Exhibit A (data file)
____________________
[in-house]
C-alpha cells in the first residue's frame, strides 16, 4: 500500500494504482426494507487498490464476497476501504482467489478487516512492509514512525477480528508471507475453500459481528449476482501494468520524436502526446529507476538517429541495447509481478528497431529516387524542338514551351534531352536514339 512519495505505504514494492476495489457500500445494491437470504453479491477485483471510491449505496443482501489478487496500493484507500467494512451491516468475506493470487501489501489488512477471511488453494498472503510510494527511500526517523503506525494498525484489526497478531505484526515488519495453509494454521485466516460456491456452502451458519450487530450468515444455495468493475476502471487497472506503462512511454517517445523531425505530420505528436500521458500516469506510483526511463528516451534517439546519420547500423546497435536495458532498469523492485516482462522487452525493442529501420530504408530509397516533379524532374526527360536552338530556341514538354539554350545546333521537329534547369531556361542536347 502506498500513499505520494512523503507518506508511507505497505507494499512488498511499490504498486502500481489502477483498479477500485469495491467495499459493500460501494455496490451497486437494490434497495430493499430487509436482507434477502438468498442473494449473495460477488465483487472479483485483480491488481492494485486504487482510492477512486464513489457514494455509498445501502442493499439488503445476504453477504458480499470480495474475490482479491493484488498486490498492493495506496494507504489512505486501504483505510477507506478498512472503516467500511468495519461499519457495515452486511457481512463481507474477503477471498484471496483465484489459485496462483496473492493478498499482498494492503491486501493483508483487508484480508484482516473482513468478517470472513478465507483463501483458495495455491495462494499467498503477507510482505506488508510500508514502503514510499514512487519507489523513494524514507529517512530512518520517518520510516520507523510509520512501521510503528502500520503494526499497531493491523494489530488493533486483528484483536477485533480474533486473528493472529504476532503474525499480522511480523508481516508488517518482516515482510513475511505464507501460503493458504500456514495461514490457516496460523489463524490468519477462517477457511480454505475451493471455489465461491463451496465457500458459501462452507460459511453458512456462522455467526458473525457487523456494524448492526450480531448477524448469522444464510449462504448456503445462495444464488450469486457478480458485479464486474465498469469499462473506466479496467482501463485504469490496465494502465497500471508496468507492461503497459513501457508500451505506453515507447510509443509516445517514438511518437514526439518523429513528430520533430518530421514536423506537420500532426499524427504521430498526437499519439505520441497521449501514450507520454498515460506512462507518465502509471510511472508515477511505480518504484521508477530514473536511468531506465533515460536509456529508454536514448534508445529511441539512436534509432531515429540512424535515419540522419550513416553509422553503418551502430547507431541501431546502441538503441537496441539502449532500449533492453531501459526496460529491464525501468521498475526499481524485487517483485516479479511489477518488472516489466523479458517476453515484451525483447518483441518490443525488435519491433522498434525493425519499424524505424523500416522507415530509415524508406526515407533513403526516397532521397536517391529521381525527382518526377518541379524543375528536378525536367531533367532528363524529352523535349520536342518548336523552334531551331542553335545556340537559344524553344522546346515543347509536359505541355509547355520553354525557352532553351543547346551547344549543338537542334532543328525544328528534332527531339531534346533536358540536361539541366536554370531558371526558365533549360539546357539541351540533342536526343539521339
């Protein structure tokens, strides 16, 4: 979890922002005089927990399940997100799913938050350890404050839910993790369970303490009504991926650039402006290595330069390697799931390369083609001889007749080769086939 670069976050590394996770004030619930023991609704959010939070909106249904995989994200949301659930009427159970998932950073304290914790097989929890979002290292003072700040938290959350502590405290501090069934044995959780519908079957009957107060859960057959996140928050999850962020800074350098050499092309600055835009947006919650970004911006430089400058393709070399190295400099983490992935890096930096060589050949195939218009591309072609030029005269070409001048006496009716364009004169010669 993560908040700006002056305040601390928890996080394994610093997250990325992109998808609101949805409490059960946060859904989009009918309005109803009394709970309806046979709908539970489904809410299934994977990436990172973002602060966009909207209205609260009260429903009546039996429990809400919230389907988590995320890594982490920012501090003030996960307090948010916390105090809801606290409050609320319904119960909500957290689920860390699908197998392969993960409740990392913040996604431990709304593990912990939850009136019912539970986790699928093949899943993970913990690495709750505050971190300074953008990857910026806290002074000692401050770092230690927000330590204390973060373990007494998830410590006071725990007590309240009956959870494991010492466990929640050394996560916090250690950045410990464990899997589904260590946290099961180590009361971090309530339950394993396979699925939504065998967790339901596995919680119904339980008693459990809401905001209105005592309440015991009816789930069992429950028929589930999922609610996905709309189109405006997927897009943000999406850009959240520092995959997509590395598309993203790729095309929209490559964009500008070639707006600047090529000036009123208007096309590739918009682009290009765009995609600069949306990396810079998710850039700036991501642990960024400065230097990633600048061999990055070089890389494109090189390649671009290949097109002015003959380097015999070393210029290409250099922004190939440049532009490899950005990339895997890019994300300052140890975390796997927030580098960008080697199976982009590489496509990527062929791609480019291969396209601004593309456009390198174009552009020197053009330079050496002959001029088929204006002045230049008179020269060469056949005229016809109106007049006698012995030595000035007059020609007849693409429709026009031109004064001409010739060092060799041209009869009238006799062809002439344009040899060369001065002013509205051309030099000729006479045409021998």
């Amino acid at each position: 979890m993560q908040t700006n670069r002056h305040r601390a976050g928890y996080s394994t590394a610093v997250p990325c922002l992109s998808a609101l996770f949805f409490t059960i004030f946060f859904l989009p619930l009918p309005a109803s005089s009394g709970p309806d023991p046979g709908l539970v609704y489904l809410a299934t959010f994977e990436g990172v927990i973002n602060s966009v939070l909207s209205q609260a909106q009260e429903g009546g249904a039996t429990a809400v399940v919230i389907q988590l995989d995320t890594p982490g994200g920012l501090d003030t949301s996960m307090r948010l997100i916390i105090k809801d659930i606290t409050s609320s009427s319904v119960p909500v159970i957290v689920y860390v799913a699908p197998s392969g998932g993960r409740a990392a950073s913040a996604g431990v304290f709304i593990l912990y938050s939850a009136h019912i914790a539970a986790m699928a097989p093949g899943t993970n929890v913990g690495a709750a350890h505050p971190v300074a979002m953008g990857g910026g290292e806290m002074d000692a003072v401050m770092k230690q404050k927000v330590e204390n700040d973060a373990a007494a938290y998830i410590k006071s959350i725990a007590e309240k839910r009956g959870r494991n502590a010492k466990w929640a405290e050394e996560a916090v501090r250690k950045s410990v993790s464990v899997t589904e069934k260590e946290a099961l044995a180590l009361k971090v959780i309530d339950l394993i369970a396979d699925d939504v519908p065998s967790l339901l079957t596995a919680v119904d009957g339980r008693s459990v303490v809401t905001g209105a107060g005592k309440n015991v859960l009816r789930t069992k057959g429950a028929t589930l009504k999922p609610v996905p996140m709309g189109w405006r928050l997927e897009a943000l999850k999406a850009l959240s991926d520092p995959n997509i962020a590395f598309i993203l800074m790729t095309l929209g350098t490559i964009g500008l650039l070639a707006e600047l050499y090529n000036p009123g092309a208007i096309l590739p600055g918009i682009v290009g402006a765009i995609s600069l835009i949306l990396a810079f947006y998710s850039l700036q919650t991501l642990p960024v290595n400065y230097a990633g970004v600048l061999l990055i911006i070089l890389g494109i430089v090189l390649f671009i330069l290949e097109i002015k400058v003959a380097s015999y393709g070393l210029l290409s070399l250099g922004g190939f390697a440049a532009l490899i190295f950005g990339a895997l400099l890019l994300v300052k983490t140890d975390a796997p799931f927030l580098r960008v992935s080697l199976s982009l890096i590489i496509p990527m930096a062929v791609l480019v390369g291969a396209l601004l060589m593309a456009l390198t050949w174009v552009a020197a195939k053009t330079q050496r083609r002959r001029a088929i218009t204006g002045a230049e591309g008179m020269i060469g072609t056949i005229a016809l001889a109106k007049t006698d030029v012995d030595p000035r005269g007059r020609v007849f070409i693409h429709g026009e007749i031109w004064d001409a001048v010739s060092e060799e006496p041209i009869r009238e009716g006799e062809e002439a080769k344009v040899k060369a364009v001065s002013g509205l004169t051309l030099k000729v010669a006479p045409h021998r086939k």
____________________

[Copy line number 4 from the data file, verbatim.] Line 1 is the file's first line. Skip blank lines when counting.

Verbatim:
């Amino acid at each position: 979890m993560q908040t700006n670069r002056h305040r601390a976050g928890y996080s394994t590394a610093v997250p990325c922002l992109s998808a609101l996770f949805f409490t059960i004030f946060f859904l989009p619930l009918p309005a109803s005089s009394g709970p309806d023991p046979g709908l539970v609704y489904l809410a299934t959010f994977e990436g990172v927990i973002n602060s966009v939070l909207s209205q609260a909106q009260e429903g009546g249904a039996t429990a809400v399940v919230i389907q988590l995989d995320t890594p982490g994200g920012l501090d003030t949301s996960m307090r948010l997100i916390i105090k809801d659930i606290t409050s609320s009427s319904v119960p909500v159970i957290v689920y860390v799913a699908p197998s392969g998932g993960r409740a990392a950073s913040a996604g431990v304290f709304i593990l912990y938050s939850a009136h019912i914790a539970a986790m699928a097989p093949g899943t993970n929890v913990g690495a709750a350890h505050p971190v300074a979002m953008g990857g910026g290292e806290m002074d000692a003072v401050m770092k230690q404050k927000v330590e204390n700040d973060a373990a007494a938290y998830i410590k006071s959350i725990a007590e309240k839910r009956g959870r494991n502590a010492k466990w929640a405290e050394e996560a916090v501090r250690k950045s410990v993790s464990v899997t589904e069934k260590e946290a099961l044995a180590l009361k971090v959780i309530d339950l394993i369970a396979d699925d939504v519908p065998s967790l339901l079957t596995a919680v119904d009957g339980r008693s459990v303490v809401t905001g209105a107060g005592k309440n015991v859960l009816r789930t069992k057959g429950a028929t589930l009504k999922p609610v996905p996140m709309g189109w405006r928050l997927e897009a943000l999850k999406a850009l959240s991926d520092p995959n997509i962020a590395f598309i993203l800074m790729t095309l929209g350098t490559i964009g500008l650039l070639a707006e600047l050499y090529n000036p009123g092309a208007i096309l590739p600055g918009i682009v290009g402006a765009i995609s600069l835009i949306l990396a810079f947006y998710s850039l700036q919650t991501l642990p960024v290595n400065y230097a990633g970004v600048l061999l990055i911006i070089l890389g494109i430089v090189l390649f671009i330069l290949e097109i002015k400058v003959a380097s015999y393709g070393l210029l290409s070399l250099g922004g190939f390697a440049a532009l490899i190295f950005g990339a895997l400099l890019l994300v300052k983490t140890d975390a796997p799931f927030l580098r960008v992935s080697l199976s982009l890096i590489i496509p990527m930096a062929v791609l480019v390369g291969a396209l601004l060589m593309a456009l390198t050949w174009v552009a020197a195939k053009t330079q050496r083609r002959r001029a088929i218009t204006g002045a230049e591309g008179m020269i060469g072609t056949i005229a016809l001889a109106k007049t006698d030029v012995d030595p000035r005269g007059r020609v007849f070409i693409h429709g026009e007749i031109w004064d001409a001048v010739s060092e060799e006496p041209i009869r009238e009716g006799e062809e002439a080769k344009v040899k060369a364009v001065s002013g509205l004169t051309l030099k000729v010669a006479p045409h021998r086939k």